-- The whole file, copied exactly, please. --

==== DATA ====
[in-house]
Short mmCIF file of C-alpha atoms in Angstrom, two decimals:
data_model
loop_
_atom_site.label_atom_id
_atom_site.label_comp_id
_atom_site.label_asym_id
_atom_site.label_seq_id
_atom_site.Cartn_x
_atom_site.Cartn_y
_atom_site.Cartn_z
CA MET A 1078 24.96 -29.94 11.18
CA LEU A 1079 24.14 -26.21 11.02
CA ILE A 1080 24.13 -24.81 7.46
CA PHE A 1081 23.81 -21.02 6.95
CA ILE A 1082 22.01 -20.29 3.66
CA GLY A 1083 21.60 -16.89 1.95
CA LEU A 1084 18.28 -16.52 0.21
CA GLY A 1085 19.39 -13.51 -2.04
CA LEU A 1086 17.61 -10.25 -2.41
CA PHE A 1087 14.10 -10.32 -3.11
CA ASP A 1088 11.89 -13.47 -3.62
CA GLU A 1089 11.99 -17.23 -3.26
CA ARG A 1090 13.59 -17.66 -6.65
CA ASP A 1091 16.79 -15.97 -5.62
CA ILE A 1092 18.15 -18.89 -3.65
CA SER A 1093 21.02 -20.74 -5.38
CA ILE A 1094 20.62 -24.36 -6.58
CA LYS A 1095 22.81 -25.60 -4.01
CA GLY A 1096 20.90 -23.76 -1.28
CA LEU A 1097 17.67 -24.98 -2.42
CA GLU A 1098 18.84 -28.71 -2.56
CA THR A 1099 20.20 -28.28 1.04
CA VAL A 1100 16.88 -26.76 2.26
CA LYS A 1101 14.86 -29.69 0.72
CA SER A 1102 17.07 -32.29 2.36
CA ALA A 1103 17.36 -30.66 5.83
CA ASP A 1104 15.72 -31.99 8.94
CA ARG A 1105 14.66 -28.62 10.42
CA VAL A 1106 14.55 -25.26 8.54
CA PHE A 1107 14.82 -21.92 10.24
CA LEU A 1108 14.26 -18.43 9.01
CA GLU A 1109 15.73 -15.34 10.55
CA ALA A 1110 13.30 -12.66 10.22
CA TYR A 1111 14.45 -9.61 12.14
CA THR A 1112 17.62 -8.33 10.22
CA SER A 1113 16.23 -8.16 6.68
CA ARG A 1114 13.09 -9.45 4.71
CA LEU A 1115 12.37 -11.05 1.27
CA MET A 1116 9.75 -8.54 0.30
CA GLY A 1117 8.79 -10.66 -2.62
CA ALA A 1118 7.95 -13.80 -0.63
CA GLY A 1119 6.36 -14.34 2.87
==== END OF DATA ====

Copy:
[in-house]
Short mmCIF file of C-alpha atoms in Angstrom, two decimals:
data_model
loop_
_atom_site.label_atom_id
_atom_site.label_comp_id
_atom_site.label_asym_id
_atom_site.label_seq_id
_atom_site.Cartn_x
_atom_site.Cartn_y
_atom_site.Cartn_z
CA MET A 1078 24.96 -29.94 11.18
CA LEU A 1079 24.14 -26.21 11.02
CA ILE A 1080 24.13 -24.81 7.46
CA PHE A 1081 23.81 -21.02 6.95
CA ILE A 1082 22.01 -20.29 3.66
CA GLY A 1083 21.60 -16.89 1.95
CA LEU A 1084 18.28 -16.52 0.21
CA GLY A 1085 19.39 -13.51 -2.04
CA LEU A 1086 17.61 -10.25 -2.41
CA PHE A 1087 14.10 -10.32 -3.11
CA ASP A 1088 11.89 -13.47 -3.62
CA GLU A 1089 11.99 -17.23 -3.26
CA ARG A 1090 13.59 -17.66 -6.65
CA ASP A 1091 16.79 -15.97 -5.62
CA ILE A 1092 18.15 -18.89 -3.65
CA SER A 1093 21.02 -20.74 -5.38
CA ILE A 1094 20.62 -24.36 -6.58
CA LYS A 1095 22.81 -25.60 -4.01
CA GLY A 1096 20.90 -23.76 -1.28
CA LEU A 1097 17.67 -24.98 -2.42
CA GLU A 1098 18.84 -28.71 -2.56
CA THR A 1099 20.20 -28.28 1.04
CA VAL A 1100 16.88 -26.76 2.26
CA LYS A 1101 14.86 -29.69 0.72
CA SER A 1102 17.07 -32.29 2.36
CA ALA A 1103 17.36 -30.66 5.83
CA ASP A 1104 15.72 -31.99 8.94
CA ARG A 1105 14.66 -28.62 10.42
CA VAL A 1106 14.55 -25.26 8.54
CA PHE A 1107 14.82 -21.92 10.24
CA LEU A 1108 14.26 -18.43 9.01
CA GLU A 1109 15.73 -15.34 10.55
CA ALA A 1110 13.30 -12.66 10.22
CA TYR A 1111 14.45 -9.61 12.14
CA THR A 1112 17.62 -8.33 10.22
CA SER A 1113 16.23 -8.16 6.68
CA ARG A 1114 13.09 -9.45 4.71
CA LEU A 1115 12.37 -11.05 1.27
CA MET A 1116 9.75 -8.54 0.30
CA GLY A 1117 8.79 -10.66 -2.62
CA ALA A 1118 7.95 -13.80 -0.63
CA GLY A 1119 6.36 -14.34 2.87